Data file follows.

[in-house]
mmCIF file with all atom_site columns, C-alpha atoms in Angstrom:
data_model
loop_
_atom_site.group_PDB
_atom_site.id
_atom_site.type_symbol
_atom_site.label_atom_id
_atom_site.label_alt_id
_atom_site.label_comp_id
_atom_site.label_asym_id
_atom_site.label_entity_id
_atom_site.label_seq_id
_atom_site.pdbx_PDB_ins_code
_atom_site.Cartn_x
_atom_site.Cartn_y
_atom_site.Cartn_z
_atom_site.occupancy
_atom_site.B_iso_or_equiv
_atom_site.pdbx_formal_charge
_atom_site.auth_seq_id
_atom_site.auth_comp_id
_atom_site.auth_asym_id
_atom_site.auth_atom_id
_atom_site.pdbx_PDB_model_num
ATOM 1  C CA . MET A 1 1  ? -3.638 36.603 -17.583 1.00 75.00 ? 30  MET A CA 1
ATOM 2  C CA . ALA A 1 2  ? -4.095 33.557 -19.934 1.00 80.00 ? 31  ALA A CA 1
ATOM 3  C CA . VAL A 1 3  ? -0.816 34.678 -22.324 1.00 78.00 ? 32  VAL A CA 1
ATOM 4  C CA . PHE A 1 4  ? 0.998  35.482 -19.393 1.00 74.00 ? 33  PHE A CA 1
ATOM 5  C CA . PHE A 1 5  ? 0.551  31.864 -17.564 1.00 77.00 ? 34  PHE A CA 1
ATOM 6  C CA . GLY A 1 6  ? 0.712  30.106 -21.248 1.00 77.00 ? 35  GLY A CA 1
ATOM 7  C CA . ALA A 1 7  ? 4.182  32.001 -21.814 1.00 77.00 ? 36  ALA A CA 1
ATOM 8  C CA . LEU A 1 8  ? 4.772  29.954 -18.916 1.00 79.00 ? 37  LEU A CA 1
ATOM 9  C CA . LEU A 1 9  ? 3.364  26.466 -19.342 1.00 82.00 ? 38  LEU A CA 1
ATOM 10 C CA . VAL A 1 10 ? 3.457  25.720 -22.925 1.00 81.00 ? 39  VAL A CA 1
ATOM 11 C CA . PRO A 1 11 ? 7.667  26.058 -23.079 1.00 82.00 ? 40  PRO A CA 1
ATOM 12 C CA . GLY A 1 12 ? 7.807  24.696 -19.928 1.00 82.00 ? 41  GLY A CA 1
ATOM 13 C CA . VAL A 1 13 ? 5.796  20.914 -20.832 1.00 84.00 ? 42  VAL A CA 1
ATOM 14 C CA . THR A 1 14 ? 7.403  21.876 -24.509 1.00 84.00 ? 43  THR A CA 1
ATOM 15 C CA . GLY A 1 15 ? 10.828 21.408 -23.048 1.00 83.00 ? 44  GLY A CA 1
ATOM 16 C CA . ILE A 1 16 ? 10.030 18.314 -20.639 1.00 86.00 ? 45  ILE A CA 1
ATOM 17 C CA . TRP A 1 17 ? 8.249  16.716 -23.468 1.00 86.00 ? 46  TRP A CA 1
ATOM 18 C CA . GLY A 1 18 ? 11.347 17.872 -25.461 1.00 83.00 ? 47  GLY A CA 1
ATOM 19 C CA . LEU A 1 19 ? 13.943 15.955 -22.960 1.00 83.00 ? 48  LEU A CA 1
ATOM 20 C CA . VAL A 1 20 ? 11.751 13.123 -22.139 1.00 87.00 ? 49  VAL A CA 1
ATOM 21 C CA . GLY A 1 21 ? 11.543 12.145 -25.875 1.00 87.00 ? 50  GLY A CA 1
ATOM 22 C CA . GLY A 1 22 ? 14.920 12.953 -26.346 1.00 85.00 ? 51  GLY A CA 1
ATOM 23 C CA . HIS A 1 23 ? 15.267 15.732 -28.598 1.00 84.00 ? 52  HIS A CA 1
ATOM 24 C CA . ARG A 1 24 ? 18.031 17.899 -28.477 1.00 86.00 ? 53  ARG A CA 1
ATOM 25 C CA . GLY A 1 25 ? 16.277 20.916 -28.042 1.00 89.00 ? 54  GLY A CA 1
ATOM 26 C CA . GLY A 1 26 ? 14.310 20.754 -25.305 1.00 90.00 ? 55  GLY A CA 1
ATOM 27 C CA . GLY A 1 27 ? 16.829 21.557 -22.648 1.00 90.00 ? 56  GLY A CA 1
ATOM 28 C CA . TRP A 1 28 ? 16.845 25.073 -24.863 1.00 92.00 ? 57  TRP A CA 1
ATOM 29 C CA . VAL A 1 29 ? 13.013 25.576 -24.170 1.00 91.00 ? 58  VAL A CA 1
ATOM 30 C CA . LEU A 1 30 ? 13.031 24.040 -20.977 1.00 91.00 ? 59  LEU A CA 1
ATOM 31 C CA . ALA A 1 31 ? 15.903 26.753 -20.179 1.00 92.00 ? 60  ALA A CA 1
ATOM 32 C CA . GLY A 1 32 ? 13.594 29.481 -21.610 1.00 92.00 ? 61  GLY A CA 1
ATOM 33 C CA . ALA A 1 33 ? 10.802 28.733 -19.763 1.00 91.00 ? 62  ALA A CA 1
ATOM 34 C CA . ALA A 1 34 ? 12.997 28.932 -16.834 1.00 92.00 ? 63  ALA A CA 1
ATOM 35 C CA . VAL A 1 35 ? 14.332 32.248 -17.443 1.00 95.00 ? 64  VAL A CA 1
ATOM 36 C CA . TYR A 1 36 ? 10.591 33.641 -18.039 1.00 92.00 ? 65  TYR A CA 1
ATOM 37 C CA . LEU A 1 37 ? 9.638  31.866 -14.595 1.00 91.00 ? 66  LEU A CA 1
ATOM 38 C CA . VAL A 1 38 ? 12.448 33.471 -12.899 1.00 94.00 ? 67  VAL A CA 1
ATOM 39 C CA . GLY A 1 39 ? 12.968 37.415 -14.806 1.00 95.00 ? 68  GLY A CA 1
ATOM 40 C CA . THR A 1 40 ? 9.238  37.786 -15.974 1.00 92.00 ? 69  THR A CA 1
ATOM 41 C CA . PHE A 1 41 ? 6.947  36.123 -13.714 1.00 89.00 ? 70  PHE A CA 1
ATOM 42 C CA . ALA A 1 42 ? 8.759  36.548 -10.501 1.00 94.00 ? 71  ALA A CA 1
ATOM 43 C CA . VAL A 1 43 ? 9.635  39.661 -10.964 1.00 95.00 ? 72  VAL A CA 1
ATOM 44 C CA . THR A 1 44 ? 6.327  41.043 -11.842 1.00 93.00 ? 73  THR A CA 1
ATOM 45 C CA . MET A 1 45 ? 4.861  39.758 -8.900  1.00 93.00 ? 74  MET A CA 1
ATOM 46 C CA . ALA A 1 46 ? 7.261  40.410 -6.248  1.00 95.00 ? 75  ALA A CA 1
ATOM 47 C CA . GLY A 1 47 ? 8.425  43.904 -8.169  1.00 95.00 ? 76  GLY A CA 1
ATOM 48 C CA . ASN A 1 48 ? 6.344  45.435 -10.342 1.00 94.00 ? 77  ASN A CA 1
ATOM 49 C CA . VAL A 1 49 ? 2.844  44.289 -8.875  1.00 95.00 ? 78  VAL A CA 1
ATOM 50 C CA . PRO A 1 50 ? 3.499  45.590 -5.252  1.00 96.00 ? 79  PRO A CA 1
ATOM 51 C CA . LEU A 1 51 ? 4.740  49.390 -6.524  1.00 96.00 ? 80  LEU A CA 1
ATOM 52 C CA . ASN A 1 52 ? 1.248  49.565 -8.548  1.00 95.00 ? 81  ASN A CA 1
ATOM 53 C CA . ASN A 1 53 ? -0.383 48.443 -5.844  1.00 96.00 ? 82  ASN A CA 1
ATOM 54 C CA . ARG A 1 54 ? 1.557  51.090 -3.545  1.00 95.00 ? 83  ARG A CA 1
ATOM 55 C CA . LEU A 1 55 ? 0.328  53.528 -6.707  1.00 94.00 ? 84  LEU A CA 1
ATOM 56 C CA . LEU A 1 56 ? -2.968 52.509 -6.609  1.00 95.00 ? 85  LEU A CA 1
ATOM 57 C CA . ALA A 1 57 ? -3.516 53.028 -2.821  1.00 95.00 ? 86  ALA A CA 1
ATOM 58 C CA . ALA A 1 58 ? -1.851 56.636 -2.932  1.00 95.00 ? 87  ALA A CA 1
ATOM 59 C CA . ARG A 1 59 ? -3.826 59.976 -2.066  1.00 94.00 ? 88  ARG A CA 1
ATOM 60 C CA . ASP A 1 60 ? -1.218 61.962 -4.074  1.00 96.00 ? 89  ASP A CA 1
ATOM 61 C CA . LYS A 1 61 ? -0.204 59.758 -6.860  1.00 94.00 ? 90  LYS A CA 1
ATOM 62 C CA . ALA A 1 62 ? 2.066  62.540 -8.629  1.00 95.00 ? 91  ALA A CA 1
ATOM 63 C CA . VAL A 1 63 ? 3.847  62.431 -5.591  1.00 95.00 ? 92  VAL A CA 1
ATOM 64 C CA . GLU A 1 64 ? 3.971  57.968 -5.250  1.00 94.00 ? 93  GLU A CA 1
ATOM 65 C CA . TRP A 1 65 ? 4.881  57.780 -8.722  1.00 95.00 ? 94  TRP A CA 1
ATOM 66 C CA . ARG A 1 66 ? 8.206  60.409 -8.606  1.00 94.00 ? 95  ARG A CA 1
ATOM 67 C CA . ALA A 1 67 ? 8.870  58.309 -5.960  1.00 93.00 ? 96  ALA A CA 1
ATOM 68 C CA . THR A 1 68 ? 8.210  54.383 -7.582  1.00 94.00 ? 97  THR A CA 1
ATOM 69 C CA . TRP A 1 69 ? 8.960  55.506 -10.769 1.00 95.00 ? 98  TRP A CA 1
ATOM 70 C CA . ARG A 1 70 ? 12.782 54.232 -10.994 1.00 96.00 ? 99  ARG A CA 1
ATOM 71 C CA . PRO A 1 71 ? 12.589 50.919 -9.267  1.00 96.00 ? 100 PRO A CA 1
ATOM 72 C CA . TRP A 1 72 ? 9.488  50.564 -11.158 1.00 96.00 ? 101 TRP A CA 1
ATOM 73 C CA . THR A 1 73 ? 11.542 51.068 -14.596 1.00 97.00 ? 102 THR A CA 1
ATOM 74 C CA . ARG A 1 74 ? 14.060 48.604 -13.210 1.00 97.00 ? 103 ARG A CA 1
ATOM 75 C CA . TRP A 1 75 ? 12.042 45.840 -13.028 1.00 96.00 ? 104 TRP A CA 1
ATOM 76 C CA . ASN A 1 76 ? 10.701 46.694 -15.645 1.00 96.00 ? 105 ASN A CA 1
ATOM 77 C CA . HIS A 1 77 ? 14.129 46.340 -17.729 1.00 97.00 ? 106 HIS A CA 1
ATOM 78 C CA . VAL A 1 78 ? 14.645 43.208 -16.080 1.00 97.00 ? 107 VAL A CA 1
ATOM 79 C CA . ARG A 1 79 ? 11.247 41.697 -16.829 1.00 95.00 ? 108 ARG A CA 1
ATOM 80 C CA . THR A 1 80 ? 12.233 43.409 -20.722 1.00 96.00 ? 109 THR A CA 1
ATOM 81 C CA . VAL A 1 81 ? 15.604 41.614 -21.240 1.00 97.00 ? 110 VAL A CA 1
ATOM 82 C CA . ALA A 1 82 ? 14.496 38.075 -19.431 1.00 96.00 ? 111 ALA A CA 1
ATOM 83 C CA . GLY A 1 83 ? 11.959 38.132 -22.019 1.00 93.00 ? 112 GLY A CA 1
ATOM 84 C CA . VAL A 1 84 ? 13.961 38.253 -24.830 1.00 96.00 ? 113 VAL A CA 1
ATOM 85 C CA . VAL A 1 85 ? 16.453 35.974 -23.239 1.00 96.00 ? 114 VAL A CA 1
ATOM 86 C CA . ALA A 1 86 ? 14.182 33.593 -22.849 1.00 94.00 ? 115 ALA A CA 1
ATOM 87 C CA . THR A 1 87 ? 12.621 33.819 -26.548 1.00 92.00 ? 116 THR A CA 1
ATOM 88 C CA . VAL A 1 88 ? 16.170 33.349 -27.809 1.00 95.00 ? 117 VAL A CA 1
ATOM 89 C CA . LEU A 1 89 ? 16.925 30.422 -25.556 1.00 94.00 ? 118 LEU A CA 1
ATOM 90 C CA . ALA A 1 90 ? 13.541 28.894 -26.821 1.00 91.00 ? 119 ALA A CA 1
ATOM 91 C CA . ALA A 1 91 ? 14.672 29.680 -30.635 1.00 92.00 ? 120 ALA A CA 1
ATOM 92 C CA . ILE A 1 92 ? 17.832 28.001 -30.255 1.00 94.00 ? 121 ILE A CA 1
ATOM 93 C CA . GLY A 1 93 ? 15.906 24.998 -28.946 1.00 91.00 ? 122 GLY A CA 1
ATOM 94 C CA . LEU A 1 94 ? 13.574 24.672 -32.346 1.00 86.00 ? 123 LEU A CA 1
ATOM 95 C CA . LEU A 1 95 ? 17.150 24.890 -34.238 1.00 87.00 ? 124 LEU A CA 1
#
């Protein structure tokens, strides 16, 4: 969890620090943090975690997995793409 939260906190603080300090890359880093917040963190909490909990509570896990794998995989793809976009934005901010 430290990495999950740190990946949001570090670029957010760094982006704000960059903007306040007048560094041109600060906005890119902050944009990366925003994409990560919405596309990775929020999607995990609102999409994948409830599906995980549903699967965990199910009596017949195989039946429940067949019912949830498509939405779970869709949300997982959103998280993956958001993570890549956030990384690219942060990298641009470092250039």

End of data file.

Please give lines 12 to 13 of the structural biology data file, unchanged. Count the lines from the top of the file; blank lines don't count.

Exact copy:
_atom_site.label_entity_id
_atom_site.label_seq_id